Federal prosecutors say the scheme to infiltrate Louisiana’s video poker industry was the brainchild of New York’s powerful Gambino organized-crime family and the Genovese family. The reputed Marcello organized-crime family of New Orleans was a partner-in-crime of the Gambino and Genovese families, according to prosecutors.
“This was a New York-driven operation,” said Assistant U.S. Attorney Salvador Perricone, one of three Worldwide/LRO prosecutors and a member of the U.S. Attorney’s Office’s organized-crime strike force unit in New Orleans.
“This was truly a classic partnership between the upper echelon of the New Orleans mob and an active captain of the Gambino family, as well as an associate of the Genovese family,” added First Assistant U.S. Attorney Jim Letten, the lead Worldwide/LRO prosecutor and the strike force’s former chief.
Likewise, he said, the Worldwide/LRO probe was a partnership between the FBI, the U.S. Attorney’s Office in New Orleans and the Louisiana State Police.
Letten said the upper echelon of the Marcello family included alleged “boss” Anthony Carollo of Slidell; alleged “underboss” Frank Gagliano Sr. of Metairie; Sebastian “Buster” Salvatore of Metairie; Joseph Marcello Jr. of New Orleans, brother of the late reputed crime lord Carlos Marcello; and Joseph Gagliano of Kenner, son of Frank Gagliano Sr.
All five men were convicted in the case and sent to prison.
The alleged Gambino captain to whom Letten referred is Joseph Corozzo of New York City, and the alleged Genovese associate is Eugene Gilpin of New York City. They, too, were convicted and given prison terms.
This was the crime families’ financial arrangement: The New York families would split 40 percent of the profits, another 40 percent would go to the Marcello family, and the remaining 20 percent was reserved for Bolson and Tanfield, prosecutors said.
Perricone said the New York families recruited Bolson – a Tulane University alumnus – because his credentials would “lend legitimacy” to the operation. Tanfield reported directly to Gilpin, he said.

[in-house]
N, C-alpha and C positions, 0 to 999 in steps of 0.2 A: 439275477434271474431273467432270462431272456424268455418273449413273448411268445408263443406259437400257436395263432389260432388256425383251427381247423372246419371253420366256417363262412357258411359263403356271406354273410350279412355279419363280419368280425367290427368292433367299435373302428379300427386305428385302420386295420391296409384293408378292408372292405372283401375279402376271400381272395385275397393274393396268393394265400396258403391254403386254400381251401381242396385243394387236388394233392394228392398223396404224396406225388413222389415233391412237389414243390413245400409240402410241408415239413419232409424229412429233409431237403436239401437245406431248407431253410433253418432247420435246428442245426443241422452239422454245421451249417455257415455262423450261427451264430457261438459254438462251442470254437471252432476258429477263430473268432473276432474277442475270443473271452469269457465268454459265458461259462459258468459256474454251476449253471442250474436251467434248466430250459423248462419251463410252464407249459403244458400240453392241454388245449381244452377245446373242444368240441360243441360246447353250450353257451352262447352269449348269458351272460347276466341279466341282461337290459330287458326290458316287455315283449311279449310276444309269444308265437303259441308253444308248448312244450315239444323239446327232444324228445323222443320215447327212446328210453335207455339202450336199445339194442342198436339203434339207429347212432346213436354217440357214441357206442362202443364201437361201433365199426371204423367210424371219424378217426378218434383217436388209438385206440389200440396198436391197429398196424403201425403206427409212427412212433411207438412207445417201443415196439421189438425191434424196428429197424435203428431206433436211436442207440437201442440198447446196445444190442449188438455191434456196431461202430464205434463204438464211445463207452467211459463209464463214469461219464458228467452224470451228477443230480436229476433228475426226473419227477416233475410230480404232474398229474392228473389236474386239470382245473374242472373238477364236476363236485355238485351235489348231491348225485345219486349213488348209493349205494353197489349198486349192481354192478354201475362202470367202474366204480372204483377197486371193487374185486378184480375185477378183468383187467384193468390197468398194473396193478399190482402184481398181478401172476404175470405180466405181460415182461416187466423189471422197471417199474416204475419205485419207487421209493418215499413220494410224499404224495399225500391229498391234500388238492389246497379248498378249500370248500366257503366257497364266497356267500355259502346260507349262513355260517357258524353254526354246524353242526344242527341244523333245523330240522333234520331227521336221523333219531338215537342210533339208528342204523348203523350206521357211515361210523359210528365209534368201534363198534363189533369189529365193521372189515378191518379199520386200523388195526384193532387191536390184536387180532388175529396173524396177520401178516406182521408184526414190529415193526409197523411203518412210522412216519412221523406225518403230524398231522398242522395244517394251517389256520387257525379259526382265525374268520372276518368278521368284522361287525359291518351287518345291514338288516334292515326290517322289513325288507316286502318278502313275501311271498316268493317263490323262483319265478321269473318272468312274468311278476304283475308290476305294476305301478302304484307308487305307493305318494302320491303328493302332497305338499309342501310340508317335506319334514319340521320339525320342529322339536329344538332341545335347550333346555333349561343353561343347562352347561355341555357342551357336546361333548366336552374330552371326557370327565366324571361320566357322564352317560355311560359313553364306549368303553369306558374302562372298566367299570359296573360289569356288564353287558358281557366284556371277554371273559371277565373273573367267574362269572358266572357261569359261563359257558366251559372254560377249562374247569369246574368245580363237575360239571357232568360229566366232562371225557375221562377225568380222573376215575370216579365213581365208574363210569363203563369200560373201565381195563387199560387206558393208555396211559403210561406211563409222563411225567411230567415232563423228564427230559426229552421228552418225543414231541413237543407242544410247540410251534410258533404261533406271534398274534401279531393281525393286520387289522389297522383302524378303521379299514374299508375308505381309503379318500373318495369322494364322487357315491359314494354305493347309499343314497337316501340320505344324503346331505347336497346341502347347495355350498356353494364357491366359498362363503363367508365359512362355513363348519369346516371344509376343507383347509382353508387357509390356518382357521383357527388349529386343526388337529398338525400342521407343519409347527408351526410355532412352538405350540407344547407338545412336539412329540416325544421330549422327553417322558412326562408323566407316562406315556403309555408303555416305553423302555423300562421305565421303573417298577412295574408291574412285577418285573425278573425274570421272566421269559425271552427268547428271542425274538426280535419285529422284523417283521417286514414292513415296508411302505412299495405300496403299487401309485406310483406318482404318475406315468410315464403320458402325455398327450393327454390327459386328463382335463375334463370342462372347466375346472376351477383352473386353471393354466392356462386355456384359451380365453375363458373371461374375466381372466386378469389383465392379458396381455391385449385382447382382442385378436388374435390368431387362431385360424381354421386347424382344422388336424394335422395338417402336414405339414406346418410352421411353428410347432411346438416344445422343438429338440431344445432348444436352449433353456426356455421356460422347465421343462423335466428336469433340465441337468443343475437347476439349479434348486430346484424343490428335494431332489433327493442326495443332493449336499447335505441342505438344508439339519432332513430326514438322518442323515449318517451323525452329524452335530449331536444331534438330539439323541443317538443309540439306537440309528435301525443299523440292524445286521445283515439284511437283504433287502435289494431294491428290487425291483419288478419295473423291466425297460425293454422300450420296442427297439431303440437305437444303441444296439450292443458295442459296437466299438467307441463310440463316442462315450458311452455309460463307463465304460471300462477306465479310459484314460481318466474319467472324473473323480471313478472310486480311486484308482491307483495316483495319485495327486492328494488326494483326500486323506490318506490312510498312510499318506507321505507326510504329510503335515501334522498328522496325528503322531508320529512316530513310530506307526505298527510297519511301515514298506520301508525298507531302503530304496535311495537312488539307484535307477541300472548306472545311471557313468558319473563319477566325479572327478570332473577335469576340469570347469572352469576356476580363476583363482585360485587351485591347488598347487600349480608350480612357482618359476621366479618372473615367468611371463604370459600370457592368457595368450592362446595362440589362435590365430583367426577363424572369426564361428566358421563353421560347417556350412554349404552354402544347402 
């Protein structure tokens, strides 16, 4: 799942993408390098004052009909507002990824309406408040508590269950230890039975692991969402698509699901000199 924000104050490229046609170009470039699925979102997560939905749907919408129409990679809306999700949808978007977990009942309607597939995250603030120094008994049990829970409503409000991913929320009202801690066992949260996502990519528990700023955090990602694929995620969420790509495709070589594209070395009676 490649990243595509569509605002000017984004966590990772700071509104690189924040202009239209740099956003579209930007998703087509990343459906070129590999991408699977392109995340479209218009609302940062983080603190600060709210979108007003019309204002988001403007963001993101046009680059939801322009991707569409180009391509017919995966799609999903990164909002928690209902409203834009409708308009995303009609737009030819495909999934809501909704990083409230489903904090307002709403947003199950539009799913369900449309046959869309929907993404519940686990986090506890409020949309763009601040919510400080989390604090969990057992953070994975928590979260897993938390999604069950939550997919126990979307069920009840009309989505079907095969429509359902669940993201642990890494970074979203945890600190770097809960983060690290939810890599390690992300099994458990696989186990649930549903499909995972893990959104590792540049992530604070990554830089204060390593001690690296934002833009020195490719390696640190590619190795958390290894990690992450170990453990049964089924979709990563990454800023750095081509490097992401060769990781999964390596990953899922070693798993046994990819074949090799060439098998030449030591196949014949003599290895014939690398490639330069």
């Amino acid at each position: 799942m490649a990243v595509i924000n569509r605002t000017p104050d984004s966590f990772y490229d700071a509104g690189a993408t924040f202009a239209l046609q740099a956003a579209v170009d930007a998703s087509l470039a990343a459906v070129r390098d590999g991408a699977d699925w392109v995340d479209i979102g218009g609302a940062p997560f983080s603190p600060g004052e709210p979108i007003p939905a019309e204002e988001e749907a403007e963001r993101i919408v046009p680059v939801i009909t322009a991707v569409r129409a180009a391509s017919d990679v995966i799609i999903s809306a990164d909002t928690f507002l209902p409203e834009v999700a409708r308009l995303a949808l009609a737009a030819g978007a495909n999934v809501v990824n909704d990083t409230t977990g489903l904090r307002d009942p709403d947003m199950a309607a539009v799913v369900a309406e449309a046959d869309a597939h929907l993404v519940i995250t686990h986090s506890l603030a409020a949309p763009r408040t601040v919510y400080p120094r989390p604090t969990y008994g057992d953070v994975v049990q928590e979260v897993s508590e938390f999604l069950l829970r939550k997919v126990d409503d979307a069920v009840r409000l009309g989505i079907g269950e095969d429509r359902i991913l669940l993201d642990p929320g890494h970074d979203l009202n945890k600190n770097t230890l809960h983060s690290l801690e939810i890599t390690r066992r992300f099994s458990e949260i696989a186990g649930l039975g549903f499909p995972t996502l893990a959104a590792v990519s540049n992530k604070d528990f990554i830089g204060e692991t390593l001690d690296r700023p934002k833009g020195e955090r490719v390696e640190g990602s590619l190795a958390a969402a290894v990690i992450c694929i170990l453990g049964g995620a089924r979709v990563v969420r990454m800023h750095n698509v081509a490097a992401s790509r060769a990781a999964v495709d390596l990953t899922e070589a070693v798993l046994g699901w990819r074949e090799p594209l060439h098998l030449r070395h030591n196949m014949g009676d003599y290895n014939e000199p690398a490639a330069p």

Together, Bolson, Tanfield and former New Orleans furniture store executive Aaron Mintz fooled state regulators into giving Worldwide a license to distribute video poker machines and LRO a license to own and operate video poker machines. Worldwide and LRO received those licenses in May 1992.
Federal prosecutors say Bolson and Tanfield hand-picked Mintz – a long-time friend of then-Gov. Edwin Edwards – to front as the companies’ majority stockholder because neither Bolson nor Tanfield, who was living in Florida at the time, met Louisiana residency requirements to hold video poker licenses.
Bolson, Tanfield and Mintz viewed the state gambling licenses as licenses to steal, prosecutors said, and they did just that.
In July 1992, the trio duped Bally Gaming Inc. of Las Vegas into naming Worldwide as the exclusive Louisiana distributor of Bally video poker machines. Louisiana law prohibited Bally from distributing its own machines.
The first video poker machines did not go on-line in Louisiana until July 1992.
Bally ultimately loaned Worldwide $3.5 million in cash and roughly $16 million worth of video poker machines.
Worldwide had hoped to sell 8,000 Bally machines in Louisiana, but only 2,100 Bally machines were in operation in the state when Worldwide collapsed.
Still, those machines took in more than $67 million between July 1, 1992, and May 31, 1993, when Worldwide filed for federal bankruptcy protection.
Prosecutors said they believe the organized-crime scheme netted some $16 million in illegal profits.
Letten said he believes the financial gain would have been “astronomical,” and the damage much worse – not only to the video poker industry but to the state’s entire gambling industry and related businesses – had federal authorities not stopped the scheme when they did.
“Had this venture been successful, it’s only a matter of our wildest speculation how bad the mob influence would have been in this town,” Letten said. “This would have thoroughly become, within five years, a mobbed-up town.”
Rafael Goyeneche, head of the private watchdog Metropolitan Crime Commission of New Orleans, agrees.
“The FBI and the U.S. Attorney’s Office are owed a debt of gratitude by not only the city of New Orleans but also the entire state,” he said, adding that organized crime’s “tentacles” would have wrapped themselves around Louisiana’s entire gambling industry if the video poker scheme had gone undetected.
Was there a deal between Handshoe and the U.S. Attorney's Office? Was he a whistleblower, with knowledge of the mob involvement, bribery, and  fraud? What was his role as incorporator, officer, and accountant of Goodson companies?  Why the silence on these salient issues?

According to Handshoe's own standards, if knowing Aaron Broussard makes one guilty of money laundering, what does being the officer and/or accountant of a corporation involved in a RICO enterprise mean?

Documents are coming.